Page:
Midlife Self-Care Extends Men's Life Span into 80s, 90s
Avoidance of risk factors in middle-age increases men's probability of reaching a ripe old age
WEDNESDAY, Nov. 15 (HealthDay News) -- Middle-aged men who avoid common risk factors for chronic disease have a better chance of achieving an "exceptional" survival, defined as living to age 85 and beyond without physical or mental impairment, according to a study published in the Nov. 15 issue of the Journal of the American Medical Association.
Bradley J. Willcox, M.D., of the Pacific Health Research Institute in Honolulu, Hawaii, and colleagues conducted a 40-year study of 5,820 Japanese-American men, of whom 2,451 (42 percent) survived to age 85. Eleven percent were defined as exceptional survivors because they did not have any of six major chronic diseases and had no physical and cognitive impairment.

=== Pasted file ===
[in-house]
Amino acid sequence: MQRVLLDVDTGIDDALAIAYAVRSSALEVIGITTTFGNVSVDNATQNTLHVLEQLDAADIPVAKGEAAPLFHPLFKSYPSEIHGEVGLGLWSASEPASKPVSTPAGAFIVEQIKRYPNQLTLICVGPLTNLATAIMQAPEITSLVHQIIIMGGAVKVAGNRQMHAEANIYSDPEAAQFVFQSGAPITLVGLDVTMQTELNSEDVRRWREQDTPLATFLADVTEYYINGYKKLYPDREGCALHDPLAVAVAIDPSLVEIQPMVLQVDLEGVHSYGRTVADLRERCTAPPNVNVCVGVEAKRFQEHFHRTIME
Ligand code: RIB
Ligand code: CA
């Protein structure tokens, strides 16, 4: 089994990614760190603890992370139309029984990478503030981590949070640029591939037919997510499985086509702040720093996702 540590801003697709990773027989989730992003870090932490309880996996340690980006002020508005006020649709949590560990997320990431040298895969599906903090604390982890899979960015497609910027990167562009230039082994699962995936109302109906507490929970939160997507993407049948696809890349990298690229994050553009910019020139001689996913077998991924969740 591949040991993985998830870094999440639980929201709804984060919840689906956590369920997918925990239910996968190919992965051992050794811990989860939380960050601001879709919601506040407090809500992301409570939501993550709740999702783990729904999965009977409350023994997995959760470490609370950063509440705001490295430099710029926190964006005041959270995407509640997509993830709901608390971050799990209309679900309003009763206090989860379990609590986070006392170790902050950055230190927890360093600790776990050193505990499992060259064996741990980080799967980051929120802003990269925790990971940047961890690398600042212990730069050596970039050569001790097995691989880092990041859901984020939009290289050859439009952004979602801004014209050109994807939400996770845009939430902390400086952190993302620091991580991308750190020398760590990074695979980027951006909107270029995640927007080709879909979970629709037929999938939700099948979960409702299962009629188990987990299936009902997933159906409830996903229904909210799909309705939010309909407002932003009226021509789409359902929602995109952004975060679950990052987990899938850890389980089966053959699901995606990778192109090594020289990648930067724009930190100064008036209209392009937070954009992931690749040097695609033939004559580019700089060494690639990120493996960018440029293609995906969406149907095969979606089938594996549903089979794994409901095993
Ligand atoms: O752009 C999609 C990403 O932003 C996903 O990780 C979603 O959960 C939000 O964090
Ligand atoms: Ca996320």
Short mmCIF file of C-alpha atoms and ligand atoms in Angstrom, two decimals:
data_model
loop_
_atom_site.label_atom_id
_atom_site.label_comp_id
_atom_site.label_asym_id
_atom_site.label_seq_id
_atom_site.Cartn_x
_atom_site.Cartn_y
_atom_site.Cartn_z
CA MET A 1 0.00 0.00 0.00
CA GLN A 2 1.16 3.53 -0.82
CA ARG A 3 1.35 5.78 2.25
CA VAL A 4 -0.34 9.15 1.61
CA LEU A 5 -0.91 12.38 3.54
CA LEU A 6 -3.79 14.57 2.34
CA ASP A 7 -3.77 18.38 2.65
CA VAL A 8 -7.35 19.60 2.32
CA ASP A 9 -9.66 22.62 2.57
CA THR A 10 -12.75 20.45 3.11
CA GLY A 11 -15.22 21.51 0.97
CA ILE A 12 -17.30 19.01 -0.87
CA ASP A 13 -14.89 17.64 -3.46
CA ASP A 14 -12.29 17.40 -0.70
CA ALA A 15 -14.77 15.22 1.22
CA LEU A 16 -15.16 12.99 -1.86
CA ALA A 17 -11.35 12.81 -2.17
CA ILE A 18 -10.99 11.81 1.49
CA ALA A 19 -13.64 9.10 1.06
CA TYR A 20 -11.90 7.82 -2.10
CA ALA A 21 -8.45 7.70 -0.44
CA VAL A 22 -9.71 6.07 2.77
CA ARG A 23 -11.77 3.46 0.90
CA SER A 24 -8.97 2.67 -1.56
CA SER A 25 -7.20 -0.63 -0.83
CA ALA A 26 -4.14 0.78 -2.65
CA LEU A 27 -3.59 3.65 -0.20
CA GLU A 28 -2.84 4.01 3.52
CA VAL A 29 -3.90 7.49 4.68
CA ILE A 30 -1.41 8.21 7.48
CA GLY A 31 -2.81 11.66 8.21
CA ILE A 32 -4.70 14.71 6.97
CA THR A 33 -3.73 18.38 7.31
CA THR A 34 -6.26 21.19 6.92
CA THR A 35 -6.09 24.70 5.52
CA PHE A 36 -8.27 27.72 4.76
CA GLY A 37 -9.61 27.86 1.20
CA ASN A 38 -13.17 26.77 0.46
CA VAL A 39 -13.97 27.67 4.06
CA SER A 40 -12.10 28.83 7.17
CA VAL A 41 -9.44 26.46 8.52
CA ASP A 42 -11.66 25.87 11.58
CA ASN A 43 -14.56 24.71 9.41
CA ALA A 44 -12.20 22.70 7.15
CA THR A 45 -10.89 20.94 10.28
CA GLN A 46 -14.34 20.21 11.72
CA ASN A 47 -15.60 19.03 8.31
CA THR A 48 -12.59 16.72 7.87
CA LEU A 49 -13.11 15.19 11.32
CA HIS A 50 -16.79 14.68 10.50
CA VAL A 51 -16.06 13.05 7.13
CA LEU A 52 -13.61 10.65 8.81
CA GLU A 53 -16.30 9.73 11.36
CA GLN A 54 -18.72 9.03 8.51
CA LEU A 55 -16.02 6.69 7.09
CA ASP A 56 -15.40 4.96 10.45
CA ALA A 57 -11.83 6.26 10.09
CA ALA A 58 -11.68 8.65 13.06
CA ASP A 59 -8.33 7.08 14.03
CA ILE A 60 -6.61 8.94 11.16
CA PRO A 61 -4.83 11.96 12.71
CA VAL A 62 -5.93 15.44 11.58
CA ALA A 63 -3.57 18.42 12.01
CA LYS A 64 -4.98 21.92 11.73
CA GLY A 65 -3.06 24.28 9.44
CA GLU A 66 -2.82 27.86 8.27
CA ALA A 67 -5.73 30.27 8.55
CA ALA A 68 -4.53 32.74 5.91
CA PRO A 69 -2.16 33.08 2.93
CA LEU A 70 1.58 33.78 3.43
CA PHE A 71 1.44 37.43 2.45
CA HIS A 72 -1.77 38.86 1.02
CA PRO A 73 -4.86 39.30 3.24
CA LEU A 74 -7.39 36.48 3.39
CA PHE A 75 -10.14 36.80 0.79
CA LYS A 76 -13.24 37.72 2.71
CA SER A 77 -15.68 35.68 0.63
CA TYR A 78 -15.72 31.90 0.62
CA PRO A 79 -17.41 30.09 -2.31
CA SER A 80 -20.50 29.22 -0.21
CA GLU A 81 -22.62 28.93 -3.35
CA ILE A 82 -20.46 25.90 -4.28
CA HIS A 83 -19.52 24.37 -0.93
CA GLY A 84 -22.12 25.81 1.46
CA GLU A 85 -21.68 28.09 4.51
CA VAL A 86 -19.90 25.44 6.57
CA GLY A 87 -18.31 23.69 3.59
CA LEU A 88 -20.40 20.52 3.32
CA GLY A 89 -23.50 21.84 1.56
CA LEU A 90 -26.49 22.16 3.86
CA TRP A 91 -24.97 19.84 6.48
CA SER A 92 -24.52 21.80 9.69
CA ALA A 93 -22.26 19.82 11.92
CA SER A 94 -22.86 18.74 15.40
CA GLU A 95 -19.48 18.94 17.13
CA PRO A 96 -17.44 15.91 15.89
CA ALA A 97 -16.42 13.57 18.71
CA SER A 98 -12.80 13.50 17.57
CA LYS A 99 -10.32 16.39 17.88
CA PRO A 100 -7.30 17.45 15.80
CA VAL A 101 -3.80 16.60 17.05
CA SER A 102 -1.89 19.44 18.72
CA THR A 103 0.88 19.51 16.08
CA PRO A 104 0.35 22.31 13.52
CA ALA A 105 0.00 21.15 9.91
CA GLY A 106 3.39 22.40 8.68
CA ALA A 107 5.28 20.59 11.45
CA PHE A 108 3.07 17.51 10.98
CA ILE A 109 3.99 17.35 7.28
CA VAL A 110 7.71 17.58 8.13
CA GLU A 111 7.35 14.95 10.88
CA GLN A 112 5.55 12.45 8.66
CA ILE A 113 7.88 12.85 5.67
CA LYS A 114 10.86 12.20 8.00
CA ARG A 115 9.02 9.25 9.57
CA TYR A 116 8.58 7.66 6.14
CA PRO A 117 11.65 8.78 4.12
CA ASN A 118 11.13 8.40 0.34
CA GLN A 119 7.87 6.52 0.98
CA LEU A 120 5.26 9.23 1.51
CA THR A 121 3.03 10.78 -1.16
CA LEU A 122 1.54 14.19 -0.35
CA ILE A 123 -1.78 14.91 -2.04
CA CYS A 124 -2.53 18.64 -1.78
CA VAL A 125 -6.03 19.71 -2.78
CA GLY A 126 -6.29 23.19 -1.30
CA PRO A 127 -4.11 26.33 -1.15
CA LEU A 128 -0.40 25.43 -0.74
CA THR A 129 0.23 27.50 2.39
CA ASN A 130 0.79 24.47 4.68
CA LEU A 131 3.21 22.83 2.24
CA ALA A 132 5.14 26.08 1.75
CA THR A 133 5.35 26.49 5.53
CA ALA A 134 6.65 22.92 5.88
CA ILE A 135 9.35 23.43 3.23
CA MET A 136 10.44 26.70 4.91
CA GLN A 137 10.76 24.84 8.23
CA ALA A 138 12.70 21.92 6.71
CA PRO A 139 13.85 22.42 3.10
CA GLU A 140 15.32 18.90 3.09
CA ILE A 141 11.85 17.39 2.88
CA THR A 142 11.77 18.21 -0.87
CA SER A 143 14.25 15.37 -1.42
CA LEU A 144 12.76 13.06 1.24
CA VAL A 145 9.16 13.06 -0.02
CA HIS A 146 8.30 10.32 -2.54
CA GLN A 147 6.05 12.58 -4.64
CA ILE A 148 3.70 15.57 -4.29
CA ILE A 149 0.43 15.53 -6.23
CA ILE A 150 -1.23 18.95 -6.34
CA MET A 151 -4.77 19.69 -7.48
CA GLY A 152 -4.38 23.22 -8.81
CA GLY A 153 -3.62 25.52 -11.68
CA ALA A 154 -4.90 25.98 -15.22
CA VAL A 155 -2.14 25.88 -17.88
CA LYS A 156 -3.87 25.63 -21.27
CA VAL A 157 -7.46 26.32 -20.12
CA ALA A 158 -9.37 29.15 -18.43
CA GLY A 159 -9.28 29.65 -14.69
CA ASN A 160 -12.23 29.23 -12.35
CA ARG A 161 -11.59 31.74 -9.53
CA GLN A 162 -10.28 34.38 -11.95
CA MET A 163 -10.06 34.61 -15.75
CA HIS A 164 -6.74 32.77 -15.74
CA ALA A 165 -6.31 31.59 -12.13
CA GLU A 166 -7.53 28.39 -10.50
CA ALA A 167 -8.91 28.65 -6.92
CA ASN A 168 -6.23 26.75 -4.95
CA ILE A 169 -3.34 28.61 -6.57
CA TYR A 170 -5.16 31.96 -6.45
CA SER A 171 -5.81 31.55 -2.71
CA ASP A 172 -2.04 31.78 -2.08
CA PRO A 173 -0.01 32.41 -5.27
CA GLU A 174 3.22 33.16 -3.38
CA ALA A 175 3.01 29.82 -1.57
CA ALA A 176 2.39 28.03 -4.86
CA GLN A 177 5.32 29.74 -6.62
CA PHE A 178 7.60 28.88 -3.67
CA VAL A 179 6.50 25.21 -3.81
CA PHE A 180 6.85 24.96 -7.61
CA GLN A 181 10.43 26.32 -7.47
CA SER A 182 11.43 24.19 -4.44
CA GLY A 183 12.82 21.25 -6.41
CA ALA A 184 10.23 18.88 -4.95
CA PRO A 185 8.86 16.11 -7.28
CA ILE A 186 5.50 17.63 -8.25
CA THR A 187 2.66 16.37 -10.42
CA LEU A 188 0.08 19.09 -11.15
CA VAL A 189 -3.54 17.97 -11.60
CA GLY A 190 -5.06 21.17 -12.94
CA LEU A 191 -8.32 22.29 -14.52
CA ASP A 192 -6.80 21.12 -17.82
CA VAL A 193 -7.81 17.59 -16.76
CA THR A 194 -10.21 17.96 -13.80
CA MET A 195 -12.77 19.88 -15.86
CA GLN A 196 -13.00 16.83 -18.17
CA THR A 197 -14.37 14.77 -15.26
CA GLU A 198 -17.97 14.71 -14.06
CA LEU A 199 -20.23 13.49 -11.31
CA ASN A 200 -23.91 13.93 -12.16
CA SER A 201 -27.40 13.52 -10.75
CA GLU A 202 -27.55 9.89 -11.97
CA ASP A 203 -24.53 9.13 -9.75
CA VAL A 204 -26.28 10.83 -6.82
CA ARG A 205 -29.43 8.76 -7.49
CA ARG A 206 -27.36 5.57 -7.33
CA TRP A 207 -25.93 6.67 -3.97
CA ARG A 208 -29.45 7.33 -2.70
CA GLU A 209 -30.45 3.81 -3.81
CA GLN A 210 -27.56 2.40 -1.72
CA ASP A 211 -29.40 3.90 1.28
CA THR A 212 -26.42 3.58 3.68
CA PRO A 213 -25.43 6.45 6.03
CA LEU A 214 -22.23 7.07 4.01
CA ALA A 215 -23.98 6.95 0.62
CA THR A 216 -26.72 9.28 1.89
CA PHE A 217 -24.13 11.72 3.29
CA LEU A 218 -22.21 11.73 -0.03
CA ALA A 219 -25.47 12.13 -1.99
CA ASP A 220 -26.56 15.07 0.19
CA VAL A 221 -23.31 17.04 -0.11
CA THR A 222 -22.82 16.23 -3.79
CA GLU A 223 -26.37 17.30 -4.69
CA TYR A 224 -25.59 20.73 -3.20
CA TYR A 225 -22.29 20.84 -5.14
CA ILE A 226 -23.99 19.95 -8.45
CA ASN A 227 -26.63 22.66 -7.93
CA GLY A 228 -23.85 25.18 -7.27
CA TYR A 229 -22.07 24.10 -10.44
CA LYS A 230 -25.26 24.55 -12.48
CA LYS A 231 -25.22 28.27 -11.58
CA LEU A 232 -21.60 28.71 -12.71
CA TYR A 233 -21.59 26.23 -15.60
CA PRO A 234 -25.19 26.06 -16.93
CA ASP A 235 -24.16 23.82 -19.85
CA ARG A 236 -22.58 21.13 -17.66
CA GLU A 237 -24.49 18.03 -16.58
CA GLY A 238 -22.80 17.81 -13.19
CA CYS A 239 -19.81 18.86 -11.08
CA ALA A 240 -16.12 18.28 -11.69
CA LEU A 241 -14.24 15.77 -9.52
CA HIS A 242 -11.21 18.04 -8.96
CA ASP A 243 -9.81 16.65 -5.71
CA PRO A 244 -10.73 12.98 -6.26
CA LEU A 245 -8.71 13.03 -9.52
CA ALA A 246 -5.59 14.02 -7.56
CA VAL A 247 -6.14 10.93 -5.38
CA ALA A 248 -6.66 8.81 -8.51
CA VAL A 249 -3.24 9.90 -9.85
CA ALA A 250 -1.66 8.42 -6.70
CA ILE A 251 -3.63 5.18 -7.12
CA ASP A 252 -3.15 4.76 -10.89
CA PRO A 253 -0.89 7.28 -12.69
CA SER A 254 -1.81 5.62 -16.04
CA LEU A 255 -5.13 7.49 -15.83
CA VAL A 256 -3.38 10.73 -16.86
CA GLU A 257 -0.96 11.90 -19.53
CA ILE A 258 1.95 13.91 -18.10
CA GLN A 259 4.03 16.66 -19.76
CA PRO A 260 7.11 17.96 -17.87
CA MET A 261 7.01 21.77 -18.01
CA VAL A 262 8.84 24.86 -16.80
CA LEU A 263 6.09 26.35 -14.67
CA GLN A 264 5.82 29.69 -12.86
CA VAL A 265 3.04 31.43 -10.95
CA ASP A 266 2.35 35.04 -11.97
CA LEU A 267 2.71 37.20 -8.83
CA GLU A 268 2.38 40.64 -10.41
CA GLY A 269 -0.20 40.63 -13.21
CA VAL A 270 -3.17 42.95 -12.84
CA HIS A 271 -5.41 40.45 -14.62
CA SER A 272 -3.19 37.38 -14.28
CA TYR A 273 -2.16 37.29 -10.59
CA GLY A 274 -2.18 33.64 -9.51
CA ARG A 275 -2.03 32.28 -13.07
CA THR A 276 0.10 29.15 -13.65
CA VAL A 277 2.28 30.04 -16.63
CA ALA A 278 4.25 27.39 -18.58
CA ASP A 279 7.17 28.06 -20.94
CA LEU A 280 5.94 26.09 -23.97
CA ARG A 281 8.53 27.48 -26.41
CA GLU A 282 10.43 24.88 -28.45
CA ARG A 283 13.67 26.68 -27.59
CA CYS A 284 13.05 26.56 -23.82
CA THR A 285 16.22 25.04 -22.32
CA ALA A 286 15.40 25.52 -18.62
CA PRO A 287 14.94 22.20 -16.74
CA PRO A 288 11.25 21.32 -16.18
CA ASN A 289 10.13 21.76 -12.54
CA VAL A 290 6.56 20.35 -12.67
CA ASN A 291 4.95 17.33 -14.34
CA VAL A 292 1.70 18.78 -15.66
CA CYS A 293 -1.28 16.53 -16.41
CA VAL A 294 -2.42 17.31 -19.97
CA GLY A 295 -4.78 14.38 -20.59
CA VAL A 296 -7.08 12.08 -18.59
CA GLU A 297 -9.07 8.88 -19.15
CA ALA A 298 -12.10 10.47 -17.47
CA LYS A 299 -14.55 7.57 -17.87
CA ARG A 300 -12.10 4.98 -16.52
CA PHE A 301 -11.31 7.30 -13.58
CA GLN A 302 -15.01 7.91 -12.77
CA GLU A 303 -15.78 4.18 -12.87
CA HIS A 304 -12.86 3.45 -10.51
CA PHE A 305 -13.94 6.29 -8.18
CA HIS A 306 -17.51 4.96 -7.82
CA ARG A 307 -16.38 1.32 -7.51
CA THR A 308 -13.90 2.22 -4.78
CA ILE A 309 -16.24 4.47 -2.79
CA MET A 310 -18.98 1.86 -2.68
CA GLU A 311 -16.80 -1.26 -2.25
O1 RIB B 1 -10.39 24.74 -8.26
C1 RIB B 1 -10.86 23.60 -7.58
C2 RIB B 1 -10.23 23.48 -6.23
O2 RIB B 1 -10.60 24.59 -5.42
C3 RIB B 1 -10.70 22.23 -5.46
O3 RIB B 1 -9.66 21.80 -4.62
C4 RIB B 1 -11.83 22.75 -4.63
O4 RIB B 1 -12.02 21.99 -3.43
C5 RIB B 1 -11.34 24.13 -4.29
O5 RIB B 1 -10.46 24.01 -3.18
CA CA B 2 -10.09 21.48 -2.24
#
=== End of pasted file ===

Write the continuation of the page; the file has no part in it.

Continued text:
The researchers found that overall and exceptional survival were associated with high grip strength, as well as avoidance of overweight, hyperglycemia, hypertension, smoking and excessive alcohol consumption. They also found that exceptional survival was associated with high education and avoidance of hypertriglyceridemia. Their analysis suggested that men with no risk factors have significantly higher probabilities of reaching age 85 than men with six or more risk factors (69 percent versus as low as 22 percent) and of exceptional survival (55 percent versus 9 percent).
"These risk factors can be easily measured in clinical settings and are, for the most part, modifiable," the authors conclude. "This may be especially important for men, few of whom survive to oldest-old age.